Many rookie camps have started and all NFL training camps will be going by the end of this week, which is wonderful news for football fans of all types. For the fantasy football game, this is a time to be careful with the vast amounts of news that’s about to circulate into the sports world. I’d like to spend some time looking at how some of this news actually affects the fantasy game. These are going to be general, but I’ll deal with specific players for 2017 in the next post.
To start, I think that the most important thing to watch for is injuries, including how they affect other players beyond the ailing individual himself. For example, a veteran quarterback can miss time in camp and be physically ready for week 1, but that may be bad news for a newly signed wide receiver that hasn’t had a chance to work with that QB. Offensive line injuries can have a similar effect on a team working in new lineman or running backs. Most of all, injuries to rookies or players on new teams can be debilitating to their year one impact. Much of the offseason and preseason is about adapting players to their new teams. If someone isn’t healthy enough to gain that experience, they’re often limited when the regular season rolls around.
As far as the players that are on the field, it’s more important to highlight specific position battles of interest than to react to each bit of news. I’m not really concerned about how David Johnson looks in the preseason, or if he plays at all. His job is safe. I do want to see how things look for the Baltimore Ravens wide receivers or the Washington Redskins running backs. If you’re into the handcuffing strategy, this can also be important in looking at who ends up being the backup to star players. If you don’t follow these things closely, one way to find such battles is to look at fantasy rankings and find situations where multiple players from the same team are ranked closely to each other. This is often an indication that fantasy experts are uncertain about who will be the best draft option for that team, at least not at this point.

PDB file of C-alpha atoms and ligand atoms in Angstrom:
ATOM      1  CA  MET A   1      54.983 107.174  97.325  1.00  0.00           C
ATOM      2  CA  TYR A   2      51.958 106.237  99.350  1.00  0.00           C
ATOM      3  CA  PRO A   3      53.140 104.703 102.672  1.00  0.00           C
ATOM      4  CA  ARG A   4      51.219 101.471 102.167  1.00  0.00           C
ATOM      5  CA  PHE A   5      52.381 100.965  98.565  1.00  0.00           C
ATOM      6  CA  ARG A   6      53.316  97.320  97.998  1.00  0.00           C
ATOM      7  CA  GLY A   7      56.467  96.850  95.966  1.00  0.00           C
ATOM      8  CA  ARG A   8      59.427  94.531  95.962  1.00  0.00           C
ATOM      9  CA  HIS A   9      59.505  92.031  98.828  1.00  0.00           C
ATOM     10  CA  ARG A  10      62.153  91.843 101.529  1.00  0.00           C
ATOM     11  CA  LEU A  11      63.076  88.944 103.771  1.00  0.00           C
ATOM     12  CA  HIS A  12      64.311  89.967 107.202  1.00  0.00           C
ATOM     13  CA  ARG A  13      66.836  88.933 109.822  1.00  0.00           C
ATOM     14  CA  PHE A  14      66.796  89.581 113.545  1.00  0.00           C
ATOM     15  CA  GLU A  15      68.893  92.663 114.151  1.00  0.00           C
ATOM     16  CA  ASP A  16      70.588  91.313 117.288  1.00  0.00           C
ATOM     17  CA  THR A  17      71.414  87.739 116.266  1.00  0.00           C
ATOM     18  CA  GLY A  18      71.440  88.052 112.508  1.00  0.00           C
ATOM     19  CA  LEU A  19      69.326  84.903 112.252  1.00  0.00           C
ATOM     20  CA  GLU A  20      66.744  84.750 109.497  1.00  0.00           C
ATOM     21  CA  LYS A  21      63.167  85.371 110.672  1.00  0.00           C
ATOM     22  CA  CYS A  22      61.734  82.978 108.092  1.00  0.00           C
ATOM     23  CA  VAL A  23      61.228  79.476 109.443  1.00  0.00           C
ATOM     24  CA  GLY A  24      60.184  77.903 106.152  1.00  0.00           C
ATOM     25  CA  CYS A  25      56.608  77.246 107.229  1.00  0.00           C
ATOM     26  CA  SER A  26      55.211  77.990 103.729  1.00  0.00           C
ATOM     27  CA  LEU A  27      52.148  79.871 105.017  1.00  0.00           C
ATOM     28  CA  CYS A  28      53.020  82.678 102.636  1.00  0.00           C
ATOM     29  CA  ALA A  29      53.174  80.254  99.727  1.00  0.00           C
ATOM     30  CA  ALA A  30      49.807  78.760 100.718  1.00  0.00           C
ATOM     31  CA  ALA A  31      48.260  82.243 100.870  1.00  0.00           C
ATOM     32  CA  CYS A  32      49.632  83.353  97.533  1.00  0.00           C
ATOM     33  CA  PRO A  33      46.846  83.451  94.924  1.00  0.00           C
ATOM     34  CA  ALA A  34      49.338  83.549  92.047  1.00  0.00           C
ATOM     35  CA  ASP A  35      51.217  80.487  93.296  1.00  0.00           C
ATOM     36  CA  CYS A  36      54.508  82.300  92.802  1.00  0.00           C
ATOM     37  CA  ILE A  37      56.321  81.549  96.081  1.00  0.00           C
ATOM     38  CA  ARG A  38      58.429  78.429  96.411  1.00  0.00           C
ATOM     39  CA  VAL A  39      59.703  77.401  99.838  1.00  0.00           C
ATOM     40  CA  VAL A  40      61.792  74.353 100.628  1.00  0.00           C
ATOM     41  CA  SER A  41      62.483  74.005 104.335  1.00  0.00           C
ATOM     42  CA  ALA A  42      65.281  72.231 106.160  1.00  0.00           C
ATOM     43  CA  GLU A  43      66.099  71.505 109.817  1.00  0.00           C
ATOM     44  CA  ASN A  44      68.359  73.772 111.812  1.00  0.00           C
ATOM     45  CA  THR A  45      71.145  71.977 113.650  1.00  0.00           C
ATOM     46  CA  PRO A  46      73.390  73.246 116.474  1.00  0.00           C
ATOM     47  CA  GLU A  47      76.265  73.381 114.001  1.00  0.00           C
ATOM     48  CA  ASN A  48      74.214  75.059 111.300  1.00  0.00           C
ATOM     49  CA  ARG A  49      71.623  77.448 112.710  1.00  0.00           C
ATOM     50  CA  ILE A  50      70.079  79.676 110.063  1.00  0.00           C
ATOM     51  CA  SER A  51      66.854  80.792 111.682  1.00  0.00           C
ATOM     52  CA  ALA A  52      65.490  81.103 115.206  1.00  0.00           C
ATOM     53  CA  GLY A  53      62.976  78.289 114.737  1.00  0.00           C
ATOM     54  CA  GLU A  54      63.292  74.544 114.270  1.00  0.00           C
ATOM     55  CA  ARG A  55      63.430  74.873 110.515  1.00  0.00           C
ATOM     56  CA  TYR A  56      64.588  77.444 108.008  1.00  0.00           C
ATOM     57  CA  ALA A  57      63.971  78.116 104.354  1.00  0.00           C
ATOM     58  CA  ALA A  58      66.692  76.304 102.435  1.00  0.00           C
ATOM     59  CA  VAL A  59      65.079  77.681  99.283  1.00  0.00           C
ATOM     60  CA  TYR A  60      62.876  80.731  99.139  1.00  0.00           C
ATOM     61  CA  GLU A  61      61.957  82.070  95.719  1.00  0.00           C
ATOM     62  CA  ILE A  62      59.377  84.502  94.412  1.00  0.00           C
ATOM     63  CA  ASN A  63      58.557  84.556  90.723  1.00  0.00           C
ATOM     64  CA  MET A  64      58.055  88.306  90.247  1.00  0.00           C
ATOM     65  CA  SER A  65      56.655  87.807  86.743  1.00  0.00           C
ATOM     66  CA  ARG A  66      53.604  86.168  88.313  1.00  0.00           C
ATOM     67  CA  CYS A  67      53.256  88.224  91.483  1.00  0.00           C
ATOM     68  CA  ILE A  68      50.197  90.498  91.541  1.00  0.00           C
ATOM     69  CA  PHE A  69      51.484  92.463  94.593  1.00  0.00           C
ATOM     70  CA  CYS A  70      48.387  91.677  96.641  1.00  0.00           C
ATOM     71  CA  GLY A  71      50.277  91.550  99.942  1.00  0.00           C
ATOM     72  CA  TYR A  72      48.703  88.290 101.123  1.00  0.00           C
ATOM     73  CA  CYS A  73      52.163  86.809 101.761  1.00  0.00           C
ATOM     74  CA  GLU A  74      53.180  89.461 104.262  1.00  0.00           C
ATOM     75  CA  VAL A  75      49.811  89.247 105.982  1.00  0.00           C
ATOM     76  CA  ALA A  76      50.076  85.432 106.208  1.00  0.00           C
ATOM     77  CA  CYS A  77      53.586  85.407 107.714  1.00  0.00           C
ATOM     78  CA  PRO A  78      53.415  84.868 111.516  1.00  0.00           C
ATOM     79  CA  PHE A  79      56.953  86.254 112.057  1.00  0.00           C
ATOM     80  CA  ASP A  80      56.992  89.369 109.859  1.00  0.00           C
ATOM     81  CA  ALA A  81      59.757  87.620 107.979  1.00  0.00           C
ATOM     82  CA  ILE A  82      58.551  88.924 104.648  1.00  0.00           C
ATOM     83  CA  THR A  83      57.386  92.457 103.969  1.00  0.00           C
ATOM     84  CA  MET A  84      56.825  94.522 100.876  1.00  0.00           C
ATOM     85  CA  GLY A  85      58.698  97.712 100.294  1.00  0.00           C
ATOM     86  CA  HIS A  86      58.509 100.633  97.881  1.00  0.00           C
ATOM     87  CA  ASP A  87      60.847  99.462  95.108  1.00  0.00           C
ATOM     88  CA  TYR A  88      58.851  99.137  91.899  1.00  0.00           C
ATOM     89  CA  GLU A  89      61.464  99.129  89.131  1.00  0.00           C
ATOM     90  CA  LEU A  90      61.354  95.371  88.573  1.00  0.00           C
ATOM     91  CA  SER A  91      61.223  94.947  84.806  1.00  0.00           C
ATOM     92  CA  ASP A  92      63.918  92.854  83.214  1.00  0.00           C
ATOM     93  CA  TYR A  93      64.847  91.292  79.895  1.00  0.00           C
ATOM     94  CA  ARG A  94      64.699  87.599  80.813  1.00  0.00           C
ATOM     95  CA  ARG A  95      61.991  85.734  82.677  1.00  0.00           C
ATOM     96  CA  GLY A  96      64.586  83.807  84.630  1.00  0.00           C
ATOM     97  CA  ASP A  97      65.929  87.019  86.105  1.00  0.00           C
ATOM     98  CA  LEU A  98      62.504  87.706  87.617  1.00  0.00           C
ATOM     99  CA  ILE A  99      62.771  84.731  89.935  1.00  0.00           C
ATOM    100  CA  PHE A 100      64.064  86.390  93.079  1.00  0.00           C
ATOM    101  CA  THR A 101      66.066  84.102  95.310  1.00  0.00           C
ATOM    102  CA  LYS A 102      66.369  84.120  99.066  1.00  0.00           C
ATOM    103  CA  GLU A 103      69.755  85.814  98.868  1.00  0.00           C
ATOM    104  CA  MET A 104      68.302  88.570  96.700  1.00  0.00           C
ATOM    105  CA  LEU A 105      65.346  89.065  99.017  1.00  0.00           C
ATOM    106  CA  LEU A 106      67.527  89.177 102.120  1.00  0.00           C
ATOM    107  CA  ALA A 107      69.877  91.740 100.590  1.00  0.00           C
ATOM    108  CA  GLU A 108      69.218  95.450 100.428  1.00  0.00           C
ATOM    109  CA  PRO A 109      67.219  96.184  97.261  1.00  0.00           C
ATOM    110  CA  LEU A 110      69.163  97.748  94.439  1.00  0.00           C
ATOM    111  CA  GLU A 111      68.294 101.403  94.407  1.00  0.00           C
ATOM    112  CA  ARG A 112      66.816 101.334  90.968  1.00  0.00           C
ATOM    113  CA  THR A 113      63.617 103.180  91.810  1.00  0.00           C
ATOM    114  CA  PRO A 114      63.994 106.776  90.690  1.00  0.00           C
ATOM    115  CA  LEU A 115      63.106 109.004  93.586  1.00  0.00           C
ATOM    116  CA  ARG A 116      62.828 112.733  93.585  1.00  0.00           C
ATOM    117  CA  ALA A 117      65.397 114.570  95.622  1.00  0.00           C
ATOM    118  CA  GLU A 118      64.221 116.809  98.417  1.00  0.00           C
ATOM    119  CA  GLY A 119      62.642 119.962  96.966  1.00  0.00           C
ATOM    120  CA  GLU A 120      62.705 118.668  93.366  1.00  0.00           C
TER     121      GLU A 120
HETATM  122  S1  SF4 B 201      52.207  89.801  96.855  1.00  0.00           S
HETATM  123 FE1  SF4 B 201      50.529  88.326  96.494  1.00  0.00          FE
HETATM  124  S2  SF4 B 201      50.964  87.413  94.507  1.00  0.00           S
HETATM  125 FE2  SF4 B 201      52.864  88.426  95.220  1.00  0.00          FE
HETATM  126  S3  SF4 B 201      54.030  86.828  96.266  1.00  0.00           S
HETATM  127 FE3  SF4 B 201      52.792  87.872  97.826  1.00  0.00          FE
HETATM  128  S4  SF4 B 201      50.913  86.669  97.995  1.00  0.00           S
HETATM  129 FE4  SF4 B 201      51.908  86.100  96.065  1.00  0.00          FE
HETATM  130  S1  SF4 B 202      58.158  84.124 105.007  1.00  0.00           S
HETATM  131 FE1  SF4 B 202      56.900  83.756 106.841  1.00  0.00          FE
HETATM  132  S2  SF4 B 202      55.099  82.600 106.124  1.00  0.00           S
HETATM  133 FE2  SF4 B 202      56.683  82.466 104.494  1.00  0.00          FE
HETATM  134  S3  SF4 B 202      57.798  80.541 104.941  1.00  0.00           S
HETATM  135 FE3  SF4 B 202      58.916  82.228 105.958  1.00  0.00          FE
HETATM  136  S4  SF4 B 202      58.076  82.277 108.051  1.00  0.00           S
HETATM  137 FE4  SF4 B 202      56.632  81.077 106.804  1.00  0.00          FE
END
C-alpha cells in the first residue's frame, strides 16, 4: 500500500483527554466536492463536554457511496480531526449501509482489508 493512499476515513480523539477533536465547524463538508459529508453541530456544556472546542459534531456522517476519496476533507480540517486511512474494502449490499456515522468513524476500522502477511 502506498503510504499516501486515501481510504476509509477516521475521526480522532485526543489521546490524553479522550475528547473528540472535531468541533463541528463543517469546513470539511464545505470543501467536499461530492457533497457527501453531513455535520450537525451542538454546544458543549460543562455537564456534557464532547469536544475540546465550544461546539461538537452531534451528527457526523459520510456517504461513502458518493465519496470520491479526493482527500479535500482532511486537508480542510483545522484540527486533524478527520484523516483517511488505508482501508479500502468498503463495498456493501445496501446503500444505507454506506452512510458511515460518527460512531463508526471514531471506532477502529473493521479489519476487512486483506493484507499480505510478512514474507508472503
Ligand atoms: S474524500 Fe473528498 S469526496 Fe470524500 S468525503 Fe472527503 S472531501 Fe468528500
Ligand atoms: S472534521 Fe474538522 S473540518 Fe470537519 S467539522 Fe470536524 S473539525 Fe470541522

Further, I like to pay a little more attention to teams that have new head coaches or offensive coordinators. This often means that new systems are in place, which certainly affects potential player performance. Don’t forget that the person that left can be just as influential as the person that was brought in. Atlanta lost offensive coordinator Kyle Shanahan to San Francisco. Do I expect the Falcons to drastically change what they do? Maybe not, but will the new coordinator (Steve Sarkisian, in this case) use the offseason to experiment with some different alignments or strategies for involving certain players? It’s at least worth monitoring.
Lastly, we get to the preseason games. I’ll admit, I watch very little preseason football, but I do end up checking stats a lot afterwards. This is because I’m typically not worried about performance. I’m worried about reps and targets. Sure, a 74-yard touchdown run by a rookie is great, but if he only had three carries and the other back had eight, then I’m assuming the larger-volume back has the leg up for the time being. For wide receivers and tight ends, it’s about targets…not receptions. Teams spend preseason games trying to involve specific players in specific ways, regardless of outcome. Additionally, the third preseason game is the “dress rehearsal” for most teams, so that’s the best game to target for information. That also means that you should try and hold off drafting until after those games have been played.
So that’s it for me. Maybe you focus on other things. Feel free to share in the comments. Maybe you’re just thrilled that football is on its way back. Feel free to share that joy as well.